Market watchers who predicted GFC say the stock is about to crash

In 2005, years before the subprime mortgage crisis unleashed the Great Recession and left millions of Americans homeless, Larry McDonald was vice president of the notorious global financial services firm Lehman Brothers. As a young trader, he and many of his colleagues warned that something was amiss in the real estate market that year. It was “living in borrowed time,” years later he explained in a 2009 article. The New York Times articleand Lehman Brothers “are headed straight for the biggest subprime iceberg ever seen.”

But McDonald’s owners ignored his warnings, and the 158-year-old Lehman organization finally went bankrupt in 2008 after the housing bubble burst. The S&P 500 will continue to lose about 50% of its value during the 17-month bear market that ended in March 2009.

Now, McDonald, editor and founder of the widely read investment newsletter “The Bear Trap Report,” is warning that another stock market crash is on the way. He said the “Lehman Systematic Risk Indicators” he developed after the subprime mortgage crisis – including things like corporate default rates, short interest rates on the stock market and investor sentiment surveys – all flashing warning signs.

“[O]Your 21 Lehman systematic risk metrics are pointing to the highest probability of a crash or sharp drop in the next 60 days — the highest probability since COVID,” he says. speak CNBC Third, refers to the market drop caused by COVID in March 2020.

McDonald’s believes investors are ignoring the risk of a “credit crunch” following the failure of the company Silicon Valley Bank And signature bankas well as the sudden demise of the Swiss lending company Credit Suisse and its focus too much on the development of new technologies such as Artificial Intelligence and robotics.

“We’ve seen this before with Lehman, what happens is a shock hit, credit market begins to value risk, but stocks do not. They focus on things like artificial intelligence or things like the dot-com revolution of the ’90s,” he warned, nodding to the mistakes investors made before the dot bubble- com blew up, sending the stock plummeting in 2001.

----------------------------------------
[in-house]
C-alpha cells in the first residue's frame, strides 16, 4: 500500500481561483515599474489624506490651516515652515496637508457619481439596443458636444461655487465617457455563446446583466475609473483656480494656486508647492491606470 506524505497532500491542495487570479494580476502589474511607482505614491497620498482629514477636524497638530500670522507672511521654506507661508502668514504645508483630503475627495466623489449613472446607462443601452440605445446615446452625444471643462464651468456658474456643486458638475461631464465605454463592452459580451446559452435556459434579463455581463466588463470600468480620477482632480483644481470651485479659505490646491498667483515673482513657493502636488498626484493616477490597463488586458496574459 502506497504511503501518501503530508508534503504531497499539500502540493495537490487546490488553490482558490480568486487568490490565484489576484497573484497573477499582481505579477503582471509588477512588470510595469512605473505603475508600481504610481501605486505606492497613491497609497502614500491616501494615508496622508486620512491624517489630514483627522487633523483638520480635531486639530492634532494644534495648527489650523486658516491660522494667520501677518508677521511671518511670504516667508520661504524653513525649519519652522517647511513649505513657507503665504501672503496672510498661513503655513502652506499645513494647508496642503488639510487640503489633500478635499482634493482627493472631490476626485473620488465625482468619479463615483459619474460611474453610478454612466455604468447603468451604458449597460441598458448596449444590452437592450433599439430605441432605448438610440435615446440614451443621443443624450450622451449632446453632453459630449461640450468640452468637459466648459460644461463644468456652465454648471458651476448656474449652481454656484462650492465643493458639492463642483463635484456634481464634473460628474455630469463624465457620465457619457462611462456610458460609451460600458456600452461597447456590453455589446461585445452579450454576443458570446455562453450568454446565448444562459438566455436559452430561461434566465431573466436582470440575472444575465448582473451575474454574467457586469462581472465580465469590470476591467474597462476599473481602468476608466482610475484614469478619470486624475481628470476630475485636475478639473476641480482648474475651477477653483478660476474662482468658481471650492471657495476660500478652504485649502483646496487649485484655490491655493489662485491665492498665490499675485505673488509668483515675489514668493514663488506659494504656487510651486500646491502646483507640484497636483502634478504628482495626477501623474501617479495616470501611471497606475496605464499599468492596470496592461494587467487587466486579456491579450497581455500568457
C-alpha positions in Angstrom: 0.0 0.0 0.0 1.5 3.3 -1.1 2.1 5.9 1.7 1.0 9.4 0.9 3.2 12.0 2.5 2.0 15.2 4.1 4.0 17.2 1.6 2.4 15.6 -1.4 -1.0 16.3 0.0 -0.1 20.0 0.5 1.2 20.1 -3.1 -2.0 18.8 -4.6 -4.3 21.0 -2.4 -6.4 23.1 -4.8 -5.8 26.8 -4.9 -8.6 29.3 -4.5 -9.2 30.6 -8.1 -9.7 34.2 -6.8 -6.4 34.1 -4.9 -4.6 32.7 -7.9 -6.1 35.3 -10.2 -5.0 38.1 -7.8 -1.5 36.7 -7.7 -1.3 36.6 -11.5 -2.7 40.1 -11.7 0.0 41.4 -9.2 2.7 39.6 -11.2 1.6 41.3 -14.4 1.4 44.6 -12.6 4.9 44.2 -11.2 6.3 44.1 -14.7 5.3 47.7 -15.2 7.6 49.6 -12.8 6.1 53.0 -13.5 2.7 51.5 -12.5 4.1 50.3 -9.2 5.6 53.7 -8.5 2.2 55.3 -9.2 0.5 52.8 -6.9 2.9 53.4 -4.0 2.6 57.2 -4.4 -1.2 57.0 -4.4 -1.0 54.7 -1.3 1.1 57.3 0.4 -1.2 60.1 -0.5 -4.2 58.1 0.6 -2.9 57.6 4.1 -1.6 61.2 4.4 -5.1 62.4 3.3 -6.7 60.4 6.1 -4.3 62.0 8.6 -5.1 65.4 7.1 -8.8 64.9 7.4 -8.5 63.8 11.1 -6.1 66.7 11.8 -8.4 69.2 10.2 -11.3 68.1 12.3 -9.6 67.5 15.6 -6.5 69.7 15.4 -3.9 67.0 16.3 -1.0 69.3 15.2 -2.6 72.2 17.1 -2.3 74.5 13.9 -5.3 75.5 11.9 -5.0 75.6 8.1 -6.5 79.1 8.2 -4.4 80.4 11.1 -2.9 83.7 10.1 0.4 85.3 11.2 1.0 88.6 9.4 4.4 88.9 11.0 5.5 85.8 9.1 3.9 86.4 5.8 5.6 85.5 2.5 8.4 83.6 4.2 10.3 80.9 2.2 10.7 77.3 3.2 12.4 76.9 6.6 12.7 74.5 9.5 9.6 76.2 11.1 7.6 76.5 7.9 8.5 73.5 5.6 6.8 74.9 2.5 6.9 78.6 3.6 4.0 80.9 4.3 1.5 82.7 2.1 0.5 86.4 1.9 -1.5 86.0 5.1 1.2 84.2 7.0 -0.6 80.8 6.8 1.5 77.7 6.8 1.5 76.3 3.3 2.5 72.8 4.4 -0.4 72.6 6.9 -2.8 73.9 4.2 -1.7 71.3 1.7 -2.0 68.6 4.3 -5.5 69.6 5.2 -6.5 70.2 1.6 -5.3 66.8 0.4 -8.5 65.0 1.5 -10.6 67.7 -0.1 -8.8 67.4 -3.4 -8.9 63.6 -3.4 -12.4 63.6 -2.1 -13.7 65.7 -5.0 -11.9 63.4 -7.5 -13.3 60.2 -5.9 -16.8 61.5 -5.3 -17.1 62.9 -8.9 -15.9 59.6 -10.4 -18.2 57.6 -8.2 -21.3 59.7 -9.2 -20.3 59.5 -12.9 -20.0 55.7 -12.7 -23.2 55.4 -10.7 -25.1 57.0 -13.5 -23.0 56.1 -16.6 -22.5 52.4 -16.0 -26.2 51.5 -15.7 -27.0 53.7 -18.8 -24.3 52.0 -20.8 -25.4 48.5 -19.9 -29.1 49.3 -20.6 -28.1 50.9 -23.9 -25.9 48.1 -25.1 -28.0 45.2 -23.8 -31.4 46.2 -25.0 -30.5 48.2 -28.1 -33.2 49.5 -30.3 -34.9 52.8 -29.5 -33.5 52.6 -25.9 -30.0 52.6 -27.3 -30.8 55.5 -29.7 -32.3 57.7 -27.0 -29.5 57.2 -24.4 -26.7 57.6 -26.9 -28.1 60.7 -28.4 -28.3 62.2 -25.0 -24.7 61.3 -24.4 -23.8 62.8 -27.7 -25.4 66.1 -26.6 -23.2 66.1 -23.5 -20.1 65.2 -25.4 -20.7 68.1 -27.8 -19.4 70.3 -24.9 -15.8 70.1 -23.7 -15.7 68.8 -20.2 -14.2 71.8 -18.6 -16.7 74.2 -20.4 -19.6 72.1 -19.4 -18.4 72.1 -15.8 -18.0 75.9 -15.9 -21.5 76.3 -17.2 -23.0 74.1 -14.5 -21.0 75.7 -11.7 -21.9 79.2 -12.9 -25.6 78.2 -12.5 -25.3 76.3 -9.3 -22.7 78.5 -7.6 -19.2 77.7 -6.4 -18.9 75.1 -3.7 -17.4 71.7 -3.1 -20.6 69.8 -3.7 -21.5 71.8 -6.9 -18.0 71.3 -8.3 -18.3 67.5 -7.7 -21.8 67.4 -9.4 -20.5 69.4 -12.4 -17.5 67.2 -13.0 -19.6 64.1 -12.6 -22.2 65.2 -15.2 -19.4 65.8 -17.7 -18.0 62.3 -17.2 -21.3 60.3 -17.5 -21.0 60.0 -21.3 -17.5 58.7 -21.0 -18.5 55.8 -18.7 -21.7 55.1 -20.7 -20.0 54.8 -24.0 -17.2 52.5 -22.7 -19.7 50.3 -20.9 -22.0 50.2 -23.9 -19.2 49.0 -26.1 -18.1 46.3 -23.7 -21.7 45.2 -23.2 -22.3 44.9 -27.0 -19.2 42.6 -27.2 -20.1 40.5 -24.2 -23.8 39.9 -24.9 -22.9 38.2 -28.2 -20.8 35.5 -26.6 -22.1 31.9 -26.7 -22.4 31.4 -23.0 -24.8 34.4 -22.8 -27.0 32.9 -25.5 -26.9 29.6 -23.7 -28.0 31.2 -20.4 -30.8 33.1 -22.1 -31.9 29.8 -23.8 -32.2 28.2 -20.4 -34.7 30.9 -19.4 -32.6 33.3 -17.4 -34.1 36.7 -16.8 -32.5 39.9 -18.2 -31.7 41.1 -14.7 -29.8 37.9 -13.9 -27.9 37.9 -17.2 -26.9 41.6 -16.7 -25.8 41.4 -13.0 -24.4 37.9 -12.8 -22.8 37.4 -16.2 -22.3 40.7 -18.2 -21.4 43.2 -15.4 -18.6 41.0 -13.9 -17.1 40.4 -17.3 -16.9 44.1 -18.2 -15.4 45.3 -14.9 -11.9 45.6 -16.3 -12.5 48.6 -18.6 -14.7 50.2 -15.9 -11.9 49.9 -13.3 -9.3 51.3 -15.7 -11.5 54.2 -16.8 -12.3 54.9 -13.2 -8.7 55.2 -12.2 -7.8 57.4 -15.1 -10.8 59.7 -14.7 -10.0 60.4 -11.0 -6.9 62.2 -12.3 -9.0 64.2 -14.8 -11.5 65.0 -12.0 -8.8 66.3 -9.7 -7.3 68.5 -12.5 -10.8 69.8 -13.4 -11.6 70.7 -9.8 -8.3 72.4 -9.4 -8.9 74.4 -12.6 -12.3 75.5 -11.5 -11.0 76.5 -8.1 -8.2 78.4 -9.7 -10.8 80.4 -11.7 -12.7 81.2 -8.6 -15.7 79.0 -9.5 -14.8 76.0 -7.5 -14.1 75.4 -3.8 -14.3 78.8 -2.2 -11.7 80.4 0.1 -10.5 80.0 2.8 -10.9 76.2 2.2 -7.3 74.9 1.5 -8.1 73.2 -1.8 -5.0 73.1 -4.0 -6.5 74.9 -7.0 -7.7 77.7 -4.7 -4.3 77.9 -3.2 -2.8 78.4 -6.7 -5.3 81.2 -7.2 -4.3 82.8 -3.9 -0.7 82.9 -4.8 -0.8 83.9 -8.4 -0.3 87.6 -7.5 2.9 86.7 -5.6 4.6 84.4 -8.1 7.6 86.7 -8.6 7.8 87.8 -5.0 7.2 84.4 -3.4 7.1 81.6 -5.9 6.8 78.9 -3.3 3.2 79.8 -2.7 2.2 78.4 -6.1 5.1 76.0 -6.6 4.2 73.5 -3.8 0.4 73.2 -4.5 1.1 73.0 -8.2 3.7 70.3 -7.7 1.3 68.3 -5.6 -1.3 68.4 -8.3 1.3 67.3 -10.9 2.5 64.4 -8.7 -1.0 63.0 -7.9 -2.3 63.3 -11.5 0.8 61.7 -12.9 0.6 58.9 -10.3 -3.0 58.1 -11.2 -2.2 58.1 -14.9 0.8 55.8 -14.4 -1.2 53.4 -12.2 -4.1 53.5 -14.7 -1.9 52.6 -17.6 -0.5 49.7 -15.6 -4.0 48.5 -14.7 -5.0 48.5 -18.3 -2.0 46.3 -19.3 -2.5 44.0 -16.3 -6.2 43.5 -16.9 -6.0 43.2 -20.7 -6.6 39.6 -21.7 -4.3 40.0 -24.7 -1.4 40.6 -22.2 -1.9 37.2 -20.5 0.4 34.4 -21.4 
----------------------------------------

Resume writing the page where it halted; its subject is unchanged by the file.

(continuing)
McDonald noted that even after the Federal Deposit Insurance Corporation (FDIC) stepped in to save both uninsured and insured depositors at SVB and Signature Bank this month, banks US goods are still suffering hundreds of billions of dollars in unrealized losses. Mortgage-backed securities and U.S. Treasuries that make up the bulk of many banks’ holdings have fallen in value after a series of aggressive interest rate hikes by the Federal Reserve over the past year. These losses have led to significant instability at some banks, forcing many in the industry to tighten lending standards and prepare for the possibility of bank withdrawals.

McDonald’s said the banks’ problems are now starting to spread to the commercial real estate market due to slowing lending and he worries they could affect other sectors of the economy as The Fed raises interest rates to fight inflation.

The good news is that this is “not the Lehman event” that will cause a severe recession, “it’s just a slow-moving credit crunch, because the Fed is fighting it behind the scenes,” McDonald’s speak. But that doesn’t mean stocks are safe — a sharp drop is underway, he warned.

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